The 2016 World Cricket Twenty20 finally gets underway today after weeks of build-up and anticipation. Hosted in India, the tournament has been predicted to be one of the most entertaining of all time, as the difference in the balance of power between bat and ball could be minimal.
It was Sri Lanka who won the competition last time out in 2014, under the command of Paul Farbrace of course, who is now an assistant to Trevor Bayliss in the England camp. This year however, you would be bold to predict that the Sri Lankans will be winning it again, in fact, there as many as six teams backed ahead of them, with Australia favourites with the bookies, followed by South Africa, and then the hosts India. As for England, they find themselves fourth favourites, having been largely consistent and successful with their new, fearless, brand of one-day cricket that they’ve adopted since the summer.
As we had last time around, the first week of the WT20 is fought out between the eight lesser nations, a bracket in which both Ireland and Scotland find themselves. There are two groups of four teams, with the team finishing top from each going through to the main tournament, and it’s fair to say that the Scots have had the better of the draw. They will face Afghanistan, Hong Kong, and Zimbabwe in Group B, with the latter being their closest rivals for that top spot.
As for the Irish, they have a very winnable game against Oman, but they will also have to face Bangladesh and Netherlands too in Group A, both of whom are placed higher than themselves in the world rankings. It’s a harsh draw on an exciting side that are widely regarded as the world’s best non-test playing nation, but you can be sure that they’ll give it everything they have to try and make it to the main event.
Qualifying Stage Prediction:
Group A: Winners: Bangladesh / Runners-Up: Ireland
Group B: Winners: Scotland / Runners-Up: Zimbabwe
As has been mentioned, it’s going to be a tough tournament to call from the start. There are teams full of match winners in the both groups, and as it always does in T20 cricket, this year’s tournament will be decided by that one player that performs out of his skin on the day of the final to take the game away from his opposition. From AB de Villiers, to David Warner, to Jos Buttler, to Virat Kohli, they’re everywhere.
In Group 1, South Africa will be backing themselves to at least make it through in second place, up against England, who they’ve just beaten in an ODI and T20 series, the holders Sri Lanka, and the West Indies, who could be anything from brilliant to dismal, only time will tell.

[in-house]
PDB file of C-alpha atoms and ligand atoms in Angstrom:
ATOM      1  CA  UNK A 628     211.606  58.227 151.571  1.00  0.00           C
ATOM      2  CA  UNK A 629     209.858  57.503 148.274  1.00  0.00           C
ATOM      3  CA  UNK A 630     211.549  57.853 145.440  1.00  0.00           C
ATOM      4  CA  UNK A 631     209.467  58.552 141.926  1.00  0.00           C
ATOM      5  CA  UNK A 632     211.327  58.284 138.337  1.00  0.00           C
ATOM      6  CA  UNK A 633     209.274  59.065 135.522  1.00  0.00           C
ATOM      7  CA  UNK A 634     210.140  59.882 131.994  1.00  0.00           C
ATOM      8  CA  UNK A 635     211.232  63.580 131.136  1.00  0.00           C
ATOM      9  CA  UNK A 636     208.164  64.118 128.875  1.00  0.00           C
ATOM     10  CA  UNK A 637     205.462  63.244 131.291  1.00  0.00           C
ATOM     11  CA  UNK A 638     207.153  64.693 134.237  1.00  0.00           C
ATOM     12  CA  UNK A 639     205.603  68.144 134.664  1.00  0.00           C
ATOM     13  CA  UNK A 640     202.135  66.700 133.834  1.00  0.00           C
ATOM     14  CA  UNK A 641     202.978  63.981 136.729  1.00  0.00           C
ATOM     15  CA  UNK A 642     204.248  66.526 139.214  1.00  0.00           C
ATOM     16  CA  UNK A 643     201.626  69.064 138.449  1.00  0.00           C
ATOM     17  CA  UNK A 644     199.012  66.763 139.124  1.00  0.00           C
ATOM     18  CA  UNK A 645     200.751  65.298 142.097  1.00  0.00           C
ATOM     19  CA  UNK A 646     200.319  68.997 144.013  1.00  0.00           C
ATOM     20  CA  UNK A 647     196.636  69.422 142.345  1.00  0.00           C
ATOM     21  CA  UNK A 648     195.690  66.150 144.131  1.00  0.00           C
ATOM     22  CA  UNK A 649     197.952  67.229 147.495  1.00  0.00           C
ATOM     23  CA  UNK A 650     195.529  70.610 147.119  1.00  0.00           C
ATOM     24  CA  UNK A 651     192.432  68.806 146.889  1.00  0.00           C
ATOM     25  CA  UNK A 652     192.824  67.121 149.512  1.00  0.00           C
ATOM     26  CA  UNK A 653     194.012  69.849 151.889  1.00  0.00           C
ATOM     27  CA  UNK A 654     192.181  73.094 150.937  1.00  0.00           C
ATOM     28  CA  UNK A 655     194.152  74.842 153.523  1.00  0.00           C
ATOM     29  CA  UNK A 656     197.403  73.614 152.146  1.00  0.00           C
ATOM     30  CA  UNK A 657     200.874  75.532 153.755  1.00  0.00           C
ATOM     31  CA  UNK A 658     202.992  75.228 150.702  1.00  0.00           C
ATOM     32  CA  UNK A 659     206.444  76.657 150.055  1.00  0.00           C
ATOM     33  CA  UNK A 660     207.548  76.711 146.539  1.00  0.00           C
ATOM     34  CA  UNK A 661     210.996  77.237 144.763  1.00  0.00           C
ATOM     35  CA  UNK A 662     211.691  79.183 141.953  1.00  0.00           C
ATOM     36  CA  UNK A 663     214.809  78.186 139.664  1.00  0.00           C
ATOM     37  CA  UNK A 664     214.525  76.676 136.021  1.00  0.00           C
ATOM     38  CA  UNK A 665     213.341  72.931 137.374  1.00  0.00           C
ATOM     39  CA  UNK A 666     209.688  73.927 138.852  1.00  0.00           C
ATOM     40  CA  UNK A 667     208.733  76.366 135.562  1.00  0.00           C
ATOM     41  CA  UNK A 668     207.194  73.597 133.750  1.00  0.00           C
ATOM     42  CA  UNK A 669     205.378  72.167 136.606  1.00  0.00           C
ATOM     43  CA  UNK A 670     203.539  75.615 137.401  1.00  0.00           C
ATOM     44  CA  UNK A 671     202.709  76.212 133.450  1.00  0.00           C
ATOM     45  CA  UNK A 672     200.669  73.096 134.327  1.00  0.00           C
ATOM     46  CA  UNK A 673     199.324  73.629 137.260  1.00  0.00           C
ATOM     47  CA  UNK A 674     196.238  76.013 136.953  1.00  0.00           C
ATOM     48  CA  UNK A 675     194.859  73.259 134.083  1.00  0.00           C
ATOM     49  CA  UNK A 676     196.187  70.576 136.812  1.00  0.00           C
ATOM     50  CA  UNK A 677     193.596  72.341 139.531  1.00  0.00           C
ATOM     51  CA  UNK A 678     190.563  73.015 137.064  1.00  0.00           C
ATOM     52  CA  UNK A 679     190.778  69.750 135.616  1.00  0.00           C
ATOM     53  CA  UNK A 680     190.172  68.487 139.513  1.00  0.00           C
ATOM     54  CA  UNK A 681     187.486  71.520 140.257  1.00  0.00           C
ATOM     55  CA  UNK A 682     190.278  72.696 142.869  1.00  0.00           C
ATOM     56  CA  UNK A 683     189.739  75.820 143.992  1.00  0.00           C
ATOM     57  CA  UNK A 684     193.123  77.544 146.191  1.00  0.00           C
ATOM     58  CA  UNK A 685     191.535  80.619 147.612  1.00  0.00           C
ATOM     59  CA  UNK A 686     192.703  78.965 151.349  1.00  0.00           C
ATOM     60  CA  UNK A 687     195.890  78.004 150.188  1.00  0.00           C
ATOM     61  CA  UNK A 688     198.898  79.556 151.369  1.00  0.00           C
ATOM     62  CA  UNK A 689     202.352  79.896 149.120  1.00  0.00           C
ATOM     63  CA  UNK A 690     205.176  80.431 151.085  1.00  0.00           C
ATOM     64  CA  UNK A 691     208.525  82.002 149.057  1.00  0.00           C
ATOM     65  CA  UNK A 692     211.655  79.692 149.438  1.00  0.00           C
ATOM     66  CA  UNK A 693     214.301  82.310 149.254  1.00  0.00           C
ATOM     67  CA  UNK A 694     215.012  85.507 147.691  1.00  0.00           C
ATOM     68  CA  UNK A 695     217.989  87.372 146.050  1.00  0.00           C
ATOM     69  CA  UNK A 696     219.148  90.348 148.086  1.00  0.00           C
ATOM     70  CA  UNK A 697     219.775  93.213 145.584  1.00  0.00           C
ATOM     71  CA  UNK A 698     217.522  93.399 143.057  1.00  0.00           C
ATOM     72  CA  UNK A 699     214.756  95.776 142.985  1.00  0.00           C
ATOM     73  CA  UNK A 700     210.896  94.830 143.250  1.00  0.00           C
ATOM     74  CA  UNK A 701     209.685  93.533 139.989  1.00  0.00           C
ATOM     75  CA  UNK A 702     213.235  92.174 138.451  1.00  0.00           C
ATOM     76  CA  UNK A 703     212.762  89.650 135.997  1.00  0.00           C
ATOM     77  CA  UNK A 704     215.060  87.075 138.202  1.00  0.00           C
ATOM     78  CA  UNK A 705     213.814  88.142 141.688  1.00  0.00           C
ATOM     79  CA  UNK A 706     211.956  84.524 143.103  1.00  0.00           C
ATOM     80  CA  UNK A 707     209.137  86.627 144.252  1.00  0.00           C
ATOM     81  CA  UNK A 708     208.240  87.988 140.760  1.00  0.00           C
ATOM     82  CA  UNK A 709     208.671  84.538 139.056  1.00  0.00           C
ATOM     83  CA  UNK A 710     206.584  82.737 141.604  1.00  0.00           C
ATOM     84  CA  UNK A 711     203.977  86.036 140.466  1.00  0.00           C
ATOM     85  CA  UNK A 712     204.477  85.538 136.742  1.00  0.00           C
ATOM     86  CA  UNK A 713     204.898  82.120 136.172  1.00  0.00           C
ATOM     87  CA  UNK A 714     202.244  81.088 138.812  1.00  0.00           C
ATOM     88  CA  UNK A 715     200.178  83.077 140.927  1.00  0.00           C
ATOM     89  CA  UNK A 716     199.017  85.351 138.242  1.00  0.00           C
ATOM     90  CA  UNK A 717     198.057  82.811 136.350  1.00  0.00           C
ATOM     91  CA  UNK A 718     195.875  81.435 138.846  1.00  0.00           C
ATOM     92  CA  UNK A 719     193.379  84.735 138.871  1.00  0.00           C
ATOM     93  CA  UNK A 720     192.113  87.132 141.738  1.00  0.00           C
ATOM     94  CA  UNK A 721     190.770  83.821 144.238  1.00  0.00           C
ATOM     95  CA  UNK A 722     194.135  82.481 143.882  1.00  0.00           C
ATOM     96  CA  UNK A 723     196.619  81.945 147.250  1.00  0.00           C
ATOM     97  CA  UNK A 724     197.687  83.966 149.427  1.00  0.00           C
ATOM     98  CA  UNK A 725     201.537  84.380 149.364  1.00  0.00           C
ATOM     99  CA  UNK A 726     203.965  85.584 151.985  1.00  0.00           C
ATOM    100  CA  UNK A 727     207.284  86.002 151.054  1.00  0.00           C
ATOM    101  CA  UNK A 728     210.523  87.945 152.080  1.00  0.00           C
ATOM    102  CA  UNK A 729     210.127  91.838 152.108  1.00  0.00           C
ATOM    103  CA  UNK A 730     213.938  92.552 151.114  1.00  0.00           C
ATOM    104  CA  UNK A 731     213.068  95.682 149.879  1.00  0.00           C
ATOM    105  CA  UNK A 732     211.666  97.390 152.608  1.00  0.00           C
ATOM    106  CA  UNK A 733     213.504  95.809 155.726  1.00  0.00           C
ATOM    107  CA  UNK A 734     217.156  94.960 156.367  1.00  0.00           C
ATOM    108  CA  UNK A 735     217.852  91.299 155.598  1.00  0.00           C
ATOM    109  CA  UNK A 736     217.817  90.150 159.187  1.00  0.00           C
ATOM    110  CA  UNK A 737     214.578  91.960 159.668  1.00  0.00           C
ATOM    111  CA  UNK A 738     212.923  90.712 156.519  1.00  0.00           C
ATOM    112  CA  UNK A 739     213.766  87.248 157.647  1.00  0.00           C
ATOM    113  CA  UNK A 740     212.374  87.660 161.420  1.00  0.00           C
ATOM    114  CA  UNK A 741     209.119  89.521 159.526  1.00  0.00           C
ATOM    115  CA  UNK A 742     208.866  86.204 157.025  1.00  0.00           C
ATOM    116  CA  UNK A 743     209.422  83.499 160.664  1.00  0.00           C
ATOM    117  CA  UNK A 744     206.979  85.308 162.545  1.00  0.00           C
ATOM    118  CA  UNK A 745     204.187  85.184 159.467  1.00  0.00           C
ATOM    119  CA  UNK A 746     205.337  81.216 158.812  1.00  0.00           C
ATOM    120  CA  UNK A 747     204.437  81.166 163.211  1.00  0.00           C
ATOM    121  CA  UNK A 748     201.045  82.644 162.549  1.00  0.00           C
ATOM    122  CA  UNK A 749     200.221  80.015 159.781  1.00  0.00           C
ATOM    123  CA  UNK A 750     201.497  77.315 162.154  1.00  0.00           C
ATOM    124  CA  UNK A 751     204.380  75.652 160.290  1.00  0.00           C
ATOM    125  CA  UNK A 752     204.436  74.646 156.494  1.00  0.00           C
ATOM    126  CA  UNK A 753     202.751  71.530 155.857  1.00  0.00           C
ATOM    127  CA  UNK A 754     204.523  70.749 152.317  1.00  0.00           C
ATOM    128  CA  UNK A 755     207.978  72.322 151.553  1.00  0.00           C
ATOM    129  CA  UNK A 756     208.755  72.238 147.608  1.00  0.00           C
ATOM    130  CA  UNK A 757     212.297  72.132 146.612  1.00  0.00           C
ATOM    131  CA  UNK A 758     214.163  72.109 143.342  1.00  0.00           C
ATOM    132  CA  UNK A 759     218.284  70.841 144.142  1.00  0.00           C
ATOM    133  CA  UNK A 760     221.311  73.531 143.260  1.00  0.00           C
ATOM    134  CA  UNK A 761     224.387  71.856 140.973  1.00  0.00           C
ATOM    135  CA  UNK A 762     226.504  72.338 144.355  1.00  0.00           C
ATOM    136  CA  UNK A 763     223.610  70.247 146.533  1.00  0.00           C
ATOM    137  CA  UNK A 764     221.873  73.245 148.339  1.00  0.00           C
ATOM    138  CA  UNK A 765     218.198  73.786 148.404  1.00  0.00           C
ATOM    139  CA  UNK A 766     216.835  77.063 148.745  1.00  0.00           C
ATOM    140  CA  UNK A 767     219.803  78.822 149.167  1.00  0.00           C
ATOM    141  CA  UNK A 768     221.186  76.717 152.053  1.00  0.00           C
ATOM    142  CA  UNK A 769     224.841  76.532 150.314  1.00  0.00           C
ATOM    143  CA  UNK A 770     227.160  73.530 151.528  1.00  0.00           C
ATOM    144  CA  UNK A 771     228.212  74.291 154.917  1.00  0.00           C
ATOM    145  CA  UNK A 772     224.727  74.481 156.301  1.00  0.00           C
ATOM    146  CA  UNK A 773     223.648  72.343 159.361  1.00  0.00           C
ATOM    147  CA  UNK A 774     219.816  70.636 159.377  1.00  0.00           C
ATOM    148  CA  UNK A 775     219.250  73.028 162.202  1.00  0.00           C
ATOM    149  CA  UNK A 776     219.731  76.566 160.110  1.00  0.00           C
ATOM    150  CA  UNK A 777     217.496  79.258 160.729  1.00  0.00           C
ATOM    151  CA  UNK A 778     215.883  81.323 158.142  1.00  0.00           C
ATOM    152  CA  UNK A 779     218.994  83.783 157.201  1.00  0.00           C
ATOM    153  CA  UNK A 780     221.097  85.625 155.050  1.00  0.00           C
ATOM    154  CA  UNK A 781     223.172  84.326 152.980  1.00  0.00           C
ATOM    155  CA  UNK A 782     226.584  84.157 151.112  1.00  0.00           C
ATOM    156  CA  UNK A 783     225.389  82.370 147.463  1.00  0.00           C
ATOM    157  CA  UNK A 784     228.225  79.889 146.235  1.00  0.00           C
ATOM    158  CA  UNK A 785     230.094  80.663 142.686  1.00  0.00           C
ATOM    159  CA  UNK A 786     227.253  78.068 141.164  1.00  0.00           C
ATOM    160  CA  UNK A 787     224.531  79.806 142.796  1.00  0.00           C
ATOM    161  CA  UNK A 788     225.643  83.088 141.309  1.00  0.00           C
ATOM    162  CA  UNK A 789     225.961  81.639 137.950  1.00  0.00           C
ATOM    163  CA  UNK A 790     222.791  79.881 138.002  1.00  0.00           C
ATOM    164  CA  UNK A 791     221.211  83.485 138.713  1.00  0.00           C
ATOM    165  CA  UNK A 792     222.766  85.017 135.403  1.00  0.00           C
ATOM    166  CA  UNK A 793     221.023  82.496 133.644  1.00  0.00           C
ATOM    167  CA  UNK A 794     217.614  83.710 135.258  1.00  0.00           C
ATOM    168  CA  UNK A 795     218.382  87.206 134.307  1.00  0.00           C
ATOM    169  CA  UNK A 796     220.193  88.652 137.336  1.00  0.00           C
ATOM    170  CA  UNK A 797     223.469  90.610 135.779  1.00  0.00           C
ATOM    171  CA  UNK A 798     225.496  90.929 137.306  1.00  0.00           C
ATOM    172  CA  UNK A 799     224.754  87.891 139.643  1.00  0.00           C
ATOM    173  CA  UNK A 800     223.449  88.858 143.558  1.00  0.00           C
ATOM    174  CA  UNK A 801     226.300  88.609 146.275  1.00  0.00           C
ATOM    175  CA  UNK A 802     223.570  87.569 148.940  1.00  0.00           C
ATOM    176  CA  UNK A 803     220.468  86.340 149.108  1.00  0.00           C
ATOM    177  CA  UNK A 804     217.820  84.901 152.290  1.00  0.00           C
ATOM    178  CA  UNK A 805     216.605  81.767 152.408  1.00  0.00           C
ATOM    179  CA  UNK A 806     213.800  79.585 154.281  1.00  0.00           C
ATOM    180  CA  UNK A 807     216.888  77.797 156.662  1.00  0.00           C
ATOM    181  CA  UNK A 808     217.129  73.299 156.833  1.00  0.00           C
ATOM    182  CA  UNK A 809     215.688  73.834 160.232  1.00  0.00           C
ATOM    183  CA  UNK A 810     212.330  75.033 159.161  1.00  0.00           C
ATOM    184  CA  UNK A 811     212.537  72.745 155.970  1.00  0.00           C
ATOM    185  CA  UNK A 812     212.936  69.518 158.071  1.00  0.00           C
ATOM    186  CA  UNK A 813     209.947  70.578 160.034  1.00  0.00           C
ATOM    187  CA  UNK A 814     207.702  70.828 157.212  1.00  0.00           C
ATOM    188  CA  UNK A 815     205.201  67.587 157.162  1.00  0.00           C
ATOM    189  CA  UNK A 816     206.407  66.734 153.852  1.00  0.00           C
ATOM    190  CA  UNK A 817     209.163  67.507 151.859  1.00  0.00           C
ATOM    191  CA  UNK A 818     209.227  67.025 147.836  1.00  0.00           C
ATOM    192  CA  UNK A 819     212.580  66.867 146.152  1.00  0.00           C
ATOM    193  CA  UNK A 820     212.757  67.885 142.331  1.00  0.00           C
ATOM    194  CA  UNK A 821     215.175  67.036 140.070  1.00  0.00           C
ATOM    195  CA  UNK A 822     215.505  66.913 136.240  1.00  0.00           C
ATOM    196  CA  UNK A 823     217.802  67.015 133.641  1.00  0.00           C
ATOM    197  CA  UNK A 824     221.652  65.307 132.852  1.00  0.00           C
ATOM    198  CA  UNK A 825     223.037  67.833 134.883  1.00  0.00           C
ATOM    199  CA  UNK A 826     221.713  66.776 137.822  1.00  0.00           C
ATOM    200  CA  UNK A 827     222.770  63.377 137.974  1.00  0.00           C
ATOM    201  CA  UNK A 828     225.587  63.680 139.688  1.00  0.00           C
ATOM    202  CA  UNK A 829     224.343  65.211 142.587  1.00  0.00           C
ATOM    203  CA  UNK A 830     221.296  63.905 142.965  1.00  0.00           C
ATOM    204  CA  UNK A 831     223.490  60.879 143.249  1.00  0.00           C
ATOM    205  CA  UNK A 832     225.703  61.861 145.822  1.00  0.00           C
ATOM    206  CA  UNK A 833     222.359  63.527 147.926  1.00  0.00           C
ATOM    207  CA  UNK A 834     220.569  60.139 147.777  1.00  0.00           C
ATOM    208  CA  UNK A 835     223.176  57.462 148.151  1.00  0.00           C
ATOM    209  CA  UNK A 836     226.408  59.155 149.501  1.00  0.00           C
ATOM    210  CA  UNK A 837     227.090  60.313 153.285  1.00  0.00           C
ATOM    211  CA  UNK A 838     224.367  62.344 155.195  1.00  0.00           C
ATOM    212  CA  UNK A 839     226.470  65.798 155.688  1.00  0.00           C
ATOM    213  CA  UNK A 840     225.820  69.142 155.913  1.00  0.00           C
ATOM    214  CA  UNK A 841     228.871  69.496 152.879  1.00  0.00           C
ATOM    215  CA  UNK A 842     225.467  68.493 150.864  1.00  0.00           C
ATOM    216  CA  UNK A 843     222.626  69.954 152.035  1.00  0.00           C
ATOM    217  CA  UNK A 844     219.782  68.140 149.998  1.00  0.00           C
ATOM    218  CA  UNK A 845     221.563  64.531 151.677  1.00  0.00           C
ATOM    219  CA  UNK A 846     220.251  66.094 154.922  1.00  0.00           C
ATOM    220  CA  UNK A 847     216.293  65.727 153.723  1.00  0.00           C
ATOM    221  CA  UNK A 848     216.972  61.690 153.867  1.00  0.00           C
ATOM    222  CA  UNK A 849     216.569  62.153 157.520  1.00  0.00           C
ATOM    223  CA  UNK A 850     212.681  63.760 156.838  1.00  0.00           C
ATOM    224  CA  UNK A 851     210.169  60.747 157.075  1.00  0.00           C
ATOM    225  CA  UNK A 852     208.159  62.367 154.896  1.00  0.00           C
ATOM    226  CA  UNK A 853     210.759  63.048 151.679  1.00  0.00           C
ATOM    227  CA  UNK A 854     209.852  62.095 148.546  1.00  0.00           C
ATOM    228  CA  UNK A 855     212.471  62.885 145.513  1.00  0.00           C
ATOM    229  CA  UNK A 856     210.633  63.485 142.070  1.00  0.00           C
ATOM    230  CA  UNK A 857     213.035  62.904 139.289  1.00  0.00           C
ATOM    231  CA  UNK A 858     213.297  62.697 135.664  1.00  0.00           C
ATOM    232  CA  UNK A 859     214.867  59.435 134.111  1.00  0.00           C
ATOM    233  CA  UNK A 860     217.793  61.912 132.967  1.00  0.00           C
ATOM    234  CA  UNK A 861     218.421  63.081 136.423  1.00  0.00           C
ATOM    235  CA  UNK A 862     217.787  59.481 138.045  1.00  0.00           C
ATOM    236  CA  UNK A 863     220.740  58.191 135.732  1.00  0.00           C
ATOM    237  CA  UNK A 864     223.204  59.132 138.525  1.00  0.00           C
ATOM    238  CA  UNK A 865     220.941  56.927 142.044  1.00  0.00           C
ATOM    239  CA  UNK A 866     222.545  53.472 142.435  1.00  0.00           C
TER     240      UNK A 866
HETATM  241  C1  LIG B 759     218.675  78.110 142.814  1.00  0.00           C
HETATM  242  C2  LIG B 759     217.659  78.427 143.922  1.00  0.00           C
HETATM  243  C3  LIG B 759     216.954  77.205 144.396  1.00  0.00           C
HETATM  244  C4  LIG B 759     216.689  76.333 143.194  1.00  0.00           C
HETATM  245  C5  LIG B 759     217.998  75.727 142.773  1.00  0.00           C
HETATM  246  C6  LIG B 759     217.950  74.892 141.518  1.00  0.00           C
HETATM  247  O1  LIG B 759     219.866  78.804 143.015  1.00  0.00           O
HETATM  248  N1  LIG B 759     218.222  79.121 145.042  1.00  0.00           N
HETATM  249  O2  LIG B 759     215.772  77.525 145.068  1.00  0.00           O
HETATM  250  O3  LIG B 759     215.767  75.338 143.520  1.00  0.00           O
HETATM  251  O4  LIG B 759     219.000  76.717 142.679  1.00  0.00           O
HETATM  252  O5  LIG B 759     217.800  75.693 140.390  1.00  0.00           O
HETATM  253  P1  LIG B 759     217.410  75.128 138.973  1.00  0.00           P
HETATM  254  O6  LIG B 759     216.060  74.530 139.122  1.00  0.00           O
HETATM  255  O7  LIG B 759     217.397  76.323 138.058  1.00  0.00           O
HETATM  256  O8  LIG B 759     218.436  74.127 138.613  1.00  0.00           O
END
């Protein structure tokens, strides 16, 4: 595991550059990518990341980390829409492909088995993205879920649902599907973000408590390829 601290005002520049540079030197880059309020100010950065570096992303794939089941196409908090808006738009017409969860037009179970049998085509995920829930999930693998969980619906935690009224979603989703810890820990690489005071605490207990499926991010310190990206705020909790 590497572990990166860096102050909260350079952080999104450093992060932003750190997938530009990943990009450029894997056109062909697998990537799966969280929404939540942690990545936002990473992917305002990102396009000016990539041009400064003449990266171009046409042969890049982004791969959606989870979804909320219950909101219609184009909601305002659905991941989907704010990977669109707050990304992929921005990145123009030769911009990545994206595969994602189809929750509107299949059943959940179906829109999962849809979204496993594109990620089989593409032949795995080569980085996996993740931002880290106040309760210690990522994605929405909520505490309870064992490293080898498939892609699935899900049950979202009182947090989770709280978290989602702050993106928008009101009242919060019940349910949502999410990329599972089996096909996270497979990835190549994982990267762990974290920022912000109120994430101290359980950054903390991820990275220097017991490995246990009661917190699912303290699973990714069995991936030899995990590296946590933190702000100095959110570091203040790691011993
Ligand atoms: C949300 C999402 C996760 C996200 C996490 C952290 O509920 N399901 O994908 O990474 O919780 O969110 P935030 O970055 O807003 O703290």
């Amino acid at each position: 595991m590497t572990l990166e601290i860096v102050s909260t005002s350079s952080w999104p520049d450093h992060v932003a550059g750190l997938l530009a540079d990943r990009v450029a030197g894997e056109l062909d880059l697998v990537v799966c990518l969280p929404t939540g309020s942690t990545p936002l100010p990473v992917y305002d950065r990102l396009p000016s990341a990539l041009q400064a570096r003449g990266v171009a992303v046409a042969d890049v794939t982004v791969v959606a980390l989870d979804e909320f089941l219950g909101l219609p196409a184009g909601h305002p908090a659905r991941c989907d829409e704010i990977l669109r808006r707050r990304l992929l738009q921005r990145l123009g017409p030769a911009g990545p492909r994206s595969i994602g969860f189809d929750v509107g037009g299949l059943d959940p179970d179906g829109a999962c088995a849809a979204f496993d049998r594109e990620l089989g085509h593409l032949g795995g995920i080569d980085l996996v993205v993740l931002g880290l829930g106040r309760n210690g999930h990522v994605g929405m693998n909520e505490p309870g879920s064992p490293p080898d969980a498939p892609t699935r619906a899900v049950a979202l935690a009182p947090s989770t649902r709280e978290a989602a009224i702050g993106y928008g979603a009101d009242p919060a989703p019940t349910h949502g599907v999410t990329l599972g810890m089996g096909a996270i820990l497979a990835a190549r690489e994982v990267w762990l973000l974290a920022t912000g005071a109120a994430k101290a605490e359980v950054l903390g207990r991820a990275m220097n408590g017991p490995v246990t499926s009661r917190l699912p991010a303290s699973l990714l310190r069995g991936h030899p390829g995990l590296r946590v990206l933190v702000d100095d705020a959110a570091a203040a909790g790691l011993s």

Group 1 Prediction:
Winners: South Africa / Runners-Up: England
Group 2 is sure to be a much closer affair with Pakistan essentially making up the numbers in the company of Australia, India, and New Zealand. The hosts are officially ranked best in the world when it comes to this format, and they’ll be desperate to perform in front of their home fans, but those Australasian opponents will have something to say about that I’m sure.
Group 2 Prediction:
Winners: India / Runners-Up: Australia
Now for the important big one, how are England going to do? If you asked me two games into the ODI series with South Africa when we had a 2-0 lead, our name was already on the trophy for my money. However, having lost the last three games of that series, and then both of the T20 Internationals, suddenly all of that confidence that we built up in white ball cricket over the summer against Australia and New Zealand, has suffered a significant knockback.
What is for sure though, if a couple of our batsmen get it right, we’ll be a tough match for anyone, even with only a slightly better than average bowling line-up. The opening partnership of Jason Roy and Alex Hales always have the potential to win us any game in the first 10 overs, and behind them, the finishers of Jos Buttler and Ben Stokes have proven just how destructive they can be on their day.
The bowlers do certainly have the potential to let us down however which could be frustrating. Chris Jordan didn’t cover himself in glory in South Africa, so a lot will be down to Reece Topley, and especially Adil Rashid on the spinning surfaces that India will certainly be offering. We won it three tournaments ago in 2010 playing with brilliant confidence with both bat and ball and that will have to be the bare minimum this time around if we are to have any chance of winning it again. It’ll be tough, but far from impossible.
Semi Finals (… but feel free to do better!)
Tournament Overall Prediction:
Winners: South Africa / Runners-Up: Australia